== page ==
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Stanford Report, March 4, 1998

Outreach program to help low-income students: 3/98

Youth project reaches out through high school workshops, Web site

BY TIM STEPHENS

A new outreach program, with a Web site and high school workshops to start this year, is expanding the number of low-income high school students who benefit from the Stanford Medical Youth Science Program (SMYSP).

Now in its 11th year, SMYSP's summer academic program has been highly successful in helping disadvantaged high school students go to college and pursue careers in the health professions. Increased demand for the program has made broadening its reach a top priority, said Mailee Ferguson, executive director of SMYSP.

"Each year we accept 23 students into our summer program, but we receive more than 300 applications from students who want to participate," Ferguson said.

The new outreach program will make SMYSP's resources more widely available, starting with a Web site that students can access through their high school libraries or local public libraries. A second component of the outreach program will send former SMYSP students and other volunteers into selected high schools to lead interactive workshops on college preparation and careers in health care.

"Many students from low-income backgrounds have little access to counselors and other sources of information about college preparation and health career opportunities, while we [at SMYSP] have all this useful information that we've been giving to students in our program for the past 10 years," Ferguson said.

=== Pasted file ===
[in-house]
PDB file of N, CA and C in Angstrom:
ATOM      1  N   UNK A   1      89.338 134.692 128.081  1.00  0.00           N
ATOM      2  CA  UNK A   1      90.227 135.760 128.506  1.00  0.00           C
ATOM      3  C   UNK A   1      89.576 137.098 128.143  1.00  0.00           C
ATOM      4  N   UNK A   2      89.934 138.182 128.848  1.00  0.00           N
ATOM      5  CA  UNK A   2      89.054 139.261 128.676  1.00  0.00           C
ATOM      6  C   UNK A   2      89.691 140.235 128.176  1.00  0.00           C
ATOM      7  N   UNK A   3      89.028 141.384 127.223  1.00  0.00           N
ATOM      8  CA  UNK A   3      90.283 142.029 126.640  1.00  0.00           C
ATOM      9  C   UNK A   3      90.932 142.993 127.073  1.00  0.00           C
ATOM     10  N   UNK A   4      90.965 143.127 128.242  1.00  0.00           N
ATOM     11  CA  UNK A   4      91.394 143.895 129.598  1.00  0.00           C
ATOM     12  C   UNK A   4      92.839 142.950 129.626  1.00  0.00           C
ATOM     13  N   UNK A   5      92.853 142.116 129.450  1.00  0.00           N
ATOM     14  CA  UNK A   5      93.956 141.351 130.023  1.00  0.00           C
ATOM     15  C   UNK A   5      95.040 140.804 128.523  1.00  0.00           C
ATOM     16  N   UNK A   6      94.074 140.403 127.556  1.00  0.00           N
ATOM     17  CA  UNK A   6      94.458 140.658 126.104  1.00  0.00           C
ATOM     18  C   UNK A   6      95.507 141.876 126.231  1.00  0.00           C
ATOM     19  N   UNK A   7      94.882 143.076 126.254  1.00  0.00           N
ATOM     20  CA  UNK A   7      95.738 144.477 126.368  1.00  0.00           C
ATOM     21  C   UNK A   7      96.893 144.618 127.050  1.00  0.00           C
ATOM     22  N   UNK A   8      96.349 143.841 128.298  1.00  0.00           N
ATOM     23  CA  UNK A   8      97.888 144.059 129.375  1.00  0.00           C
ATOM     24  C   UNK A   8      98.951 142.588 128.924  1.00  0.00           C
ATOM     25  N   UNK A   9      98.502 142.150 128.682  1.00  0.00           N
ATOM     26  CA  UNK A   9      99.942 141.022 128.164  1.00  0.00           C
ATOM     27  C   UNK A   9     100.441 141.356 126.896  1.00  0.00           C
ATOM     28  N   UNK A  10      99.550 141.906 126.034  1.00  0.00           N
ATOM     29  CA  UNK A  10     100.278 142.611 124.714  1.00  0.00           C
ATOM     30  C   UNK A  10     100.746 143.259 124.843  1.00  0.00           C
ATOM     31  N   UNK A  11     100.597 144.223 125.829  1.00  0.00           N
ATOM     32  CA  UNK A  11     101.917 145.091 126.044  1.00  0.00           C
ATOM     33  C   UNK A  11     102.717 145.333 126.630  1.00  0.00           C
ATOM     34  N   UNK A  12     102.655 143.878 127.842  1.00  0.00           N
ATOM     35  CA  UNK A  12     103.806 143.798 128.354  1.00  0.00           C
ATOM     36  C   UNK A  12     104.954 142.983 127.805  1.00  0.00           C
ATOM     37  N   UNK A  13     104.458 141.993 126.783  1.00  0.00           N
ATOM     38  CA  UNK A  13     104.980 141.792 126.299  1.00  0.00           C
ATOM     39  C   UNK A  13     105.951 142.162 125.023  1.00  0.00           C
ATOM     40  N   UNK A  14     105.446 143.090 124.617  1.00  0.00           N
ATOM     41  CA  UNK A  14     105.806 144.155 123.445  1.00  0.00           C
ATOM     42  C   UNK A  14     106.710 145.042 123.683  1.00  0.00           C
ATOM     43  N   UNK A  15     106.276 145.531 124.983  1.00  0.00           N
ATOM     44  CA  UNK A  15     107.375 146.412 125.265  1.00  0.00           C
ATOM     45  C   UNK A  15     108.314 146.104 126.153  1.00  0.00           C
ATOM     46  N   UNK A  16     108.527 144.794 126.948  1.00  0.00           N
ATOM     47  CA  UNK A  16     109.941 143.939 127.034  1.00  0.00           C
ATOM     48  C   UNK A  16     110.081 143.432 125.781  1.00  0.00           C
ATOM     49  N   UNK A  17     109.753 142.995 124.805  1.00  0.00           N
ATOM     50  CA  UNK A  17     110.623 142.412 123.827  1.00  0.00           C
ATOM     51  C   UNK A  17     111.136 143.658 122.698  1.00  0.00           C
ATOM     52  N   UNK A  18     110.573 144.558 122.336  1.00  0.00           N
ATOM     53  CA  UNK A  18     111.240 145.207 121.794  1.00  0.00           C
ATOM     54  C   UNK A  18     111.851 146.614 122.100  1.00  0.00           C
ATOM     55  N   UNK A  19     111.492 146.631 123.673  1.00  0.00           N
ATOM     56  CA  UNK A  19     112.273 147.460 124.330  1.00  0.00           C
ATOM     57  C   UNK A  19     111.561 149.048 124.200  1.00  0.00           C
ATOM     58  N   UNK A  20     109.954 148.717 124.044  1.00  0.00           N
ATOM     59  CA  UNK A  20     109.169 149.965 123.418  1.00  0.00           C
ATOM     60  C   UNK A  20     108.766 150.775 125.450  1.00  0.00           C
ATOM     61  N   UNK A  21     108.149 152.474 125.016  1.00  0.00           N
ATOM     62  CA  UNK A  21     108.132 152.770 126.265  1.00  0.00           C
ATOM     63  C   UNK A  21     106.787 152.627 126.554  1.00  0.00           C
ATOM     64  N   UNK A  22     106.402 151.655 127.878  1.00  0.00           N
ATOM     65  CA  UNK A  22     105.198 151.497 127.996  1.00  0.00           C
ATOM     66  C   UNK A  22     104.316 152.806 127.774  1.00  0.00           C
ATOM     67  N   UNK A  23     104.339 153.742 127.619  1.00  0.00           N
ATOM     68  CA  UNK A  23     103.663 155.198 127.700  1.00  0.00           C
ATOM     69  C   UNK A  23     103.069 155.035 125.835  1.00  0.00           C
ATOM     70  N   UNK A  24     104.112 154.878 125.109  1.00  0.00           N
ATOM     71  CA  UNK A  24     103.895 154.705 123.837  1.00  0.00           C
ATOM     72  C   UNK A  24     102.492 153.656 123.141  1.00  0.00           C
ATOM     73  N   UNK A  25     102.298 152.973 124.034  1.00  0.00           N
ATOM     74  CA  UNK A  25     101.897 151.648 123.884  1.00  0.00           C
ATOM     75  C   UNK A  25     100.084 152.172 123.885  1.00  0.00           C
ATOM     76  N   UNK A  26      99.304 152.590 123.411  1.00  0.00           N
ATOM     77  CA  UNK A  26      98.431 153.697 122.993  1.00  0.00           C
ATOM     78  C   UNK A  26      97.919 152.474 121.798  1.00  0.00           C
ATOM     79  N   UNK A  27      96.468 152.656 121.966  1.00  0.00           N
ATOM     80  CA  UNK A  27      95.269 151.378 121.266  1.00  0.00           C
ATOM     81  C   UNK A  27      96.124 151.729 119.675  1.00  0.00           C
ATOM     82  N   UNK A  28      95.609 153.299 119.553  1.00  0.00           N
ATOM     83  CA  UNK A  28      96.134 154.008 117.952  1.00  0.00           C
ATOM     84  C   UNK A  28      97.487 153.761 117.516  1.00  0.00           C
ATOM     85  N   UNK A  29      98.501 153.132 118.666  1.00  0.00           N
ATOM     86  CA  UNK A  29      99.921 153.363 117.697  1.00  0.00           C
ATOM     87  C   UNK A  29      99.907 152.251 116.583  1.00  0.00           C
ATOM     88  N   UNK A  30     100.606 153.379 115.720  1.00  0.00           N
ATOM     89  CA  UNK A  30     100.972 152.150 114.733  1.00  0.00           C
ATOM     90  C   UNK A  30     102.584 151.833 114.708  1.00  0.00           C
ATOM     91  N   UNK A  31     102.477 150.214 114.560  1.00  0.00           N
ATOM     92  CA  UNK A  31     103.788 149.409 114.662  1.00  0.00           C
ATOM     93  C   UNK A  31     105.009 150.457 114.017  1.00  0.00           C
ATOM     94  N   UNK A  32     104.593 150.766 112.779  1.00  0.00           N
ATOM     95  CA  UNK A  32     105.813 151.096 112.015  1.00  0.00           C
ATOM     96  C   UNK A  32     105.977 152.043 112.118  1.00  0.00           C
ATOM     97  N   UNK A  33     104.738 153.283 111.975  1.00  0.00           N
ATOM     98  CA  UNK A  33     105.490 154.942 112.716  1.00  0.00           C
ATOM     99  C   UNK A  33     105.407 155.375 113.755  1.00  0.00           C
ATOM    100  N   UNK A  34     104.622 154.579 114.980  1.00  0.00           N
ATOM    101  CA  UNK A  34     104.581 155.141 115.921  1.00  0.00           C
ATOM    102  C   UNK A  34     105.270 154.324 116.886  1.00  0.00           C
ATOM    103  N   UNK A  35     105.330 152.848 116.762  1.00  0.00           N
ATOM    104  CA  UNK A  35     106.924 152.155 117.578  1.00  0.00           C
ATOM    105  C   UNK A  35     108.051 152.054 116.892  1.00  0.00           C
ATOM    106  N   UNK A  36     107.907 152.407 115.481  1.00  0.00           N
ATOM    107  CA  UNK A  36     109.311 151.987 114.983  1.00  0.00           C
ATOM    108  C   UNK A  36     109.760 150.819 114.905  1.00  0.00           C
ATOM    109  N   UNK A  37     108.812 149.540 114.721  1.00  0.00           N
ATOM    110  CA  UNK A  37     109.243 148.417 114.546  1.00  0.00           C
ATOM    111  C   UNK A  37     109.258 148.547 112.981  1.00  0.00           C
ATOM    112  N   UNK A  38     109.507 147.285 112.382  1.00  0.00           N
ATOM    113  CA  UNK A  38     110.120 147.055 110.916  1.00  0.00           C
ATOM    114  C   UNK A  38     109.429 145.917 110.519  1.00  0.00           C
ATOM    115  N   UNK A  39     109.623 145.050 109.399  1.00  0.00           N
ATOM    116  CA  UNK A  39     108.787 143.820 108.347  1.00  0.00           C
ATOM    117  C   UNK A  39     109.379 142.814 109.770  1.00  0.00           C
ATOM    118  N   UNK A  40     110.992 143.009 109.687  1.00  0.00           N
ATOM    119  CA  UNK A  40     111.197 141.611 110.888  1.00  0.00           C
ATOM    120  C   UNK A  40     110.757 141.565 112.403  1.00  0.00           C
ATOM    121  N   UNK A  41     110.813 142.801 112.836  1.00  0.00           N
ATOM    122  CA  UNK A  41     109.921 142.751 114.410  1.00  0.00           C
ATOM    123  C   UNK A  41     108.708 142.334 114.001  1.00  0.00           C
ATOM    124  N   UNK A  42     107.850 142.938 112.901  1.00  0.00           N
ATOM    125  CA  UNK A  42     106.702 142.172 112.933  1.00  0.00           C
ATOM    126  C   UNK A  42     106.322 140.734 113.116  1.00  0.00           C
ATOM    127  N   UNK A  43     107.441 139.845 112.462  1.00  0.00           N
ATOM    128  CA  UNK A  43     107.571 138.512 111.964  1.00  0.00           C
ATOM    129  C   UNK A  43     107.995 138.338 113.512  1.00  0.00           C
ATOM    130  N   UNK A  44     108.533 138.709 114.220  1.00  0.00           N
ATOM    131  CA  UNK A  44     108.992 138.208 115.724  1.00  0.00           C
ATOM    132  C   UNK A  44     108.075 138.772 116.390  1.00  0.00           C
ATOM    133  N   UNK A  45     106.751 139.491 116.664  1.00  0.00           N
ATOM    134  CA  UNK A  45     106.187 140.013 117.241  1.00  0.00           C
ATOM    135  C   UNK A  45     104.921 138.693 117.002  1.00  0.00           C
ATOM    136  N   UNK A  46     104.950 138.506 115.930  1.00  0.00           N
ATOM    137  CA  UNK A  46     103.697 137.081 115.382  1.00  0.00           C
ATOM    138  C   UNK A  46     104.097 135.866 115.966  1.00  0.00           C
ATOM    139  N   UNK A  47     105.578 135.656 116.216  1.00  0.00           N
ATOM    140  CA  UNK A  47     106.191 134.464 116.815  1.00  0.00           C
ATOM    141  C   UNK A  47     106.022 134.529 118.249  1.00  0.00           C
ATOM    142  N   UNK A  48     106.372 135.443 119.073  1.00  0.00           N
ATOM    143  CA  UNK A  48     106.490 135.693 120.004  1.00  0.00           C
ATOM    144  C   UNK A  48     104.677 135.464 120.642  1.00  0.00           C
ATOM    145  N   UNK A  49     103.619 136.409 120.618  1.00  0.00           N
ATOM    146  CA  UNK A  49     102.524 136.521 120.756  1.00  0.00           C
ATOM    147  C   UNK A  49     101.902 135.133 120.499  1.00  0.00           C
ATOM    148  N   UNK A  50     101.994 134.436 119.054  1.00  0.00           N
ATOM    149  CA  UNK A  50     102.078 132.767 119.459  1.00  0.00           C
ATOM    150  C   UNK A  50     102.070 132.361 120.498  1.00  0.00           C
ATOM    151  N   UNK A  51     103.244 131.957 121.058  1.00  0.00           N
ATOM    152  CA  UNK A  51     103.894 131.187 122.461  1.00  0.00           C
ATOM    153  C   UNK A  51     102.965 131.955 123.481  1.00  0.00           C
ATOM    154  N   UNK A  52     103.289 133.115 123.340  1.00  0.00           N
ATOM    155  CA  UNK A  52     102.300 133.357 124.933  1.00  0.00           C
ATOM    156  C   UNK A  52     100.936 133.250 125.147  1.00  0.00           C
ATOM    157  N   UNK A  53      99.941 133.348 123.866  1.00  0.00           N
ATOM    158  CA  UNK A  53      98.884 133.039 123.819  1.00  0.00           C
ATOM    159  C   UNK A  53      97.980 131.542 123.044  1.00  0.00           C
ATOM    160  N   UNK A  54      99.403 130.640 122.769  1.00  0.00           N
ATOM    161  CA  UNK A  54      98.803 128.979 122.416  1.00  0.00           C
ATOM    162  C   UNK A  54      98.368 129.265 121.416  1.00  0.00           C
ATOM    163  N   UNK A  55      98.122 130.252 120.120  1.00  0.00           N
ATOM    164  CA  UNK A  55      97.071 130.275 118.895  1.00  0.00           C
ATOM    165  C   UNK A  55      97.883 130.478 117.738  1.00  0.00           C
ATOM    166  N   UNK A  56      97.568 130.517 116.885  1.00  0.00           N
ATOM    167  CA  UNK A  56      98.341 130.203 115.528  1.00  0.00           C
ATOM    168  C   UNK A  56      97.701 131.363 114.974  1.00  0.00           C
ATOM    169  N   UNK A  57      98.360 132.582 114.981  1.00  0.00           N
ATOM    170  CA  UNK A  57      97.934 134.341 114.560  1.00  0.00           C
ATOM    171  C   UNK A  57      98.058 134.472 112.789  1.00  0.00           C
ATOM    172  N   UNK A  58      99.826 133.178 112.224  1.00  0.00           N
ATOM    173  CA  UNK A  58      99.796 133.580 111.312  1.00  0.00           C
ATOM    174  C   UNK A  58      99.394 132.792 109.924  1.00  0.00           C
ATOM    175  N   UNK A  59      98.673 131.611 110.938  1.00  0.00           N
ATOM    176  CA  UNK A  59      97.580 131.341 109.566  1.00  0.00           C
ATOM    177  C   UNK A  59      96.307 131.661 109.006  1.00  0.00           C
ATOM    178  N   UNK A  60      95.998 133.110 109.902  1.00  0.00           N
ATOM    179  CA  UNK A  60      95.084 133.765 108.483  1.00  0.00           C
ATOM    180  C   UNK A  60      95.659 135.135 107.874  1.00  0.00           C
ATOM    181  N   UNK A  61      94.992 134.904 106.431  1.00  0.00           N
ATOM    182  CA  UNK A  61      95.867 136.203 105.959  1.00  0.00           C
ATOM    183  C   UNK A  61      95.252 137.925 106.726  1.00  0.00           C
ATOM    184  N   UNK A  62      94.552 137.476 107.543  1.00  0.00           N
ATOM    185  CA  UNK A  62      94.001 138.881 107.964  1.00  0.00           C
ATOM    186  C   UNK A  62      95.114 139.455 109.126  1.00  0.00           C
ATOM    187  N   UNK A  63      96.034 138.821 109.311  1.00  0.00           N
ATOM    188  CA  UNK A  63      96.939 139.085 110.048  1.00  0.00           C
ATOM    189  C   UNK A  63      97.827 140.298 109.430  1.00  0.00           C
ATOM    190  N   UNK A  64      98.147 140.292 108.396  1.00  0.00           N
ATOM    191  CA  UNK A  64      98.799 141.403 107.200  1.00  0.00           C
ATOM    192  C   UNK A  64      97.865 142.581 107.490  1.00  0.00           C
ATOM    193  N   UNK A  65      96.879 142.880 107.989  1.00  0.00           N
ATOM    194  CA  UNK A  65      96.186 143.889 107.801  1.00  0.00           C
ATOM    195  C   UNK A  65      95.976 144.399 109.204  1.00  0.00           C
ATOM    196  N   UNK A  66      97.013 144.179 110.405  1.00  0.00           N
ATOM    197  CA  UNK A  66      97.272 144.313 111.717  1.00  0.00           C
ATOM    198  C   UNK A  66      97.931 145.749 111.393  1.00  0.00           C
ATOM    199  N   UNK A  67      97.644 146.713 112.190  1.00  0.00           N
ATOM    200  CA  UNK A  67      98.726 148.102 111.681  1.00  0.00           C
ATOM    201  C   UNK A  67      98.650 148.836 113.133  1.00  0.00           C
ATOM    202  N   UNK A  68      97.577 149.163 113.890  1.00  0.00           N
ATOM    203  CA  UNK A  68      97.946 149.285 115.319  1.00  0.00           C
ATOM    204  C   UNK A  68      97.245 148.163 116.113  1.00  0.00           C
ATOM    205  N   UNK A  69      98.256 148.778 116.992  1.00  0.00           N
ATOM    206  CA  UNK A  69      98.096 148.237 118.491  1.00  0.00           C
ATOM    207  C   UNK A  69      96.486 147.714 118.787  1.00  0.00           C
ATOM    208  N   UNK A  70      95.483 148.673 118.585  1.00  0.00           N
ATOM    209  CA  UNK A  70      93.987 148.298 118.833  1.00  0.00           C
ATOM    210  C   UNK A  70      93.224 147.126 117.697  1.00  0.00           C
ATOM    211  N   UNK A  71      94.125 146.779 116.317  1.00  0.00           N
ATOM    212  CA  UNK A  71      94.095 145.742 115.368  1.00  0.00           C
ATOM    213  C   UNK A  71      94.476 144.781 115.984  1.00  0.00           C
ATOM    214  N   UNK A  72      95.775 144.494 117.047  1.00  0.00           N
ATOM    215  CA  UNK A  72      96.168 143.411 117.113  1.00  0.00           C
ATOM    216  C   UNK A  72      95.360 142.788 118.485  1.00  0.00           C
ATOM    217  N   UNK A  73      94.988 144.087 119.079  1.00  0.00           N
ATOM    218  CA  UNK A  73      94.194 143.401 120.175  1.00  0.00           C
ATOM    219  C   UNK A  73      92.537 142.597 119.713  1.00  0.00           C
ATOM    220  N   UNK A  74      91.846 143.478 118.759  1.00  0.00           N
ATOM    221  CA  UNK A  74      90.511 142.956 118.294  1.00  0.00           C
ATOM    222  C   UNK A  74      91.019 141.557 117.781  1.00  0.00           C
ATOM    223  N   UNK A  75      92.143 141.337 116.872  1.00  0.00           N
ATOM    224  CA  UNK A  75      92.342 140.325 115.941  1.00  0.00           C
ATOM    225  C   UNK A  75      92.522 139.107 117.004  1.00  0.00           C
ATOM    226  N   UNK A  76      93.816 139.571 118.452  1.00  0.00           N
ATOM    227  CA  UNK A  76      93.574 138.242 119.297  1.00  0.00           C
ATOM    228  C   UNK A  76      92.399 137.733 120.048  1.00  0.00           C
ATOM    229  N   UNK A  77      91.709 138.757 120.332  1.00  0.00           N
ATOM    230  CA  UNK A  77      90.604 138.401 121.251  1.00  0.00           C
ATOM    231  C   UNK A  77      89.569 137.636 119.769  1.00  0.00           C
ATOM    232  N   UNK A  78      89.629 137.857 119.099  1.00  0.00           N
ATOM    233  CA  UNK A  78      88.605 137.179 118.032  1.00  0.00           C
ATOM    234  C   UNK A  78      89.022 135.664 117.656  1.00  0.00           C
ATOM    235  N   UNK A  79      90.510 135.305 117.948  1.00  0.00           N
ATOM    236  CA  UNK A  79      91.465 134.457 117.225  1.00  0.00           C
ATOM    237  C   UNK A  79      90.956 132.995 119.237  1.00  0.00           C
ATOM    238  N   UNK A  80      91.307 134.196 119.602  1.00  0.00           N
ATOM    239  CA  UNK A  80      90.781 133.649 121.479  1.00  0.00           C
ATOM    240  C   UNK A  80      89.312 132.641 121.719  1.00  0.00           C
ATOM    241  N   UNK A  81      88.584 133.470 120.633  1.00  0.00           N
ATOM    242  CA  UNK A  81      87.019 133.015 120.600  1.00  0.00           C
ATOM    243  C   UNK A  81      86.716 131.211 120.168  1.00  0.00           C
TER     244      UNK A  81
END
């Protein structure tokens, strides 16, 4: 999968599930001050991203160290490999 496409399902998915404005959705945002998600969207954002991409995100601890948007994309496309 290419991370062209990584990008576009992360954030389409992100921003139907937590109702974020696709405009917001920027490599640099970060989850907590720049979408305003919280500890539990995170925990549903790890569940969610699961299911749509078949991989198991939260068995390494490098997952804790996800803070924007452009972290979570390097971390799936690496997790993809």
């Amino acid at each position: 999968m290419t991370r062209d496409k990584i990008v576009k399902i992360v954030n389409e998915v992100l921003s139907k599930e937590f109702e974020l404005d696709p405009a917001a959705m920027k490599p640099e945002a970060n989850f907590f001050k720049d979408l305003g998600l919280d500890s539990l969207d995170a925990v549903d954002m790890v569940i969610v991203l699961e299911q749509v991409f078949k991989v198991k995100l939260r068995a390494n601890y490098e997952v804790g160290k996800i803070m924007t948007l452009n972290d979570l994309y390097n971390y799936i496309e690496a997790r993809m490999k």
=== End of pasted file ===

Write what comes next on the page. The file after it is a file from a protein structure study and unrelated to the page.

"We want to keep the workshops simple enough that past participants can take the curriculum and do outreach at underserved high schools near them," she added. "A lot of this has been going on informally, but we want to give them useful material and information that they can pass on to students."

In addition to mobilizing SMYSP alumni to take part in the high school visits, program organizers hope to recruit Stanford faculty, medical students and undergraduates to serve as guest speakers and workshop leaders at local schools. "We've talked to several pre-med organizations [on campus] and to some medical students who have expressed interest, and we would love to get some faculty involved in the workshops," said Kate Lupton, SMYSP outreach coordinator. (For information on volunteering, call Lupton or Ferguson at 498-4514.)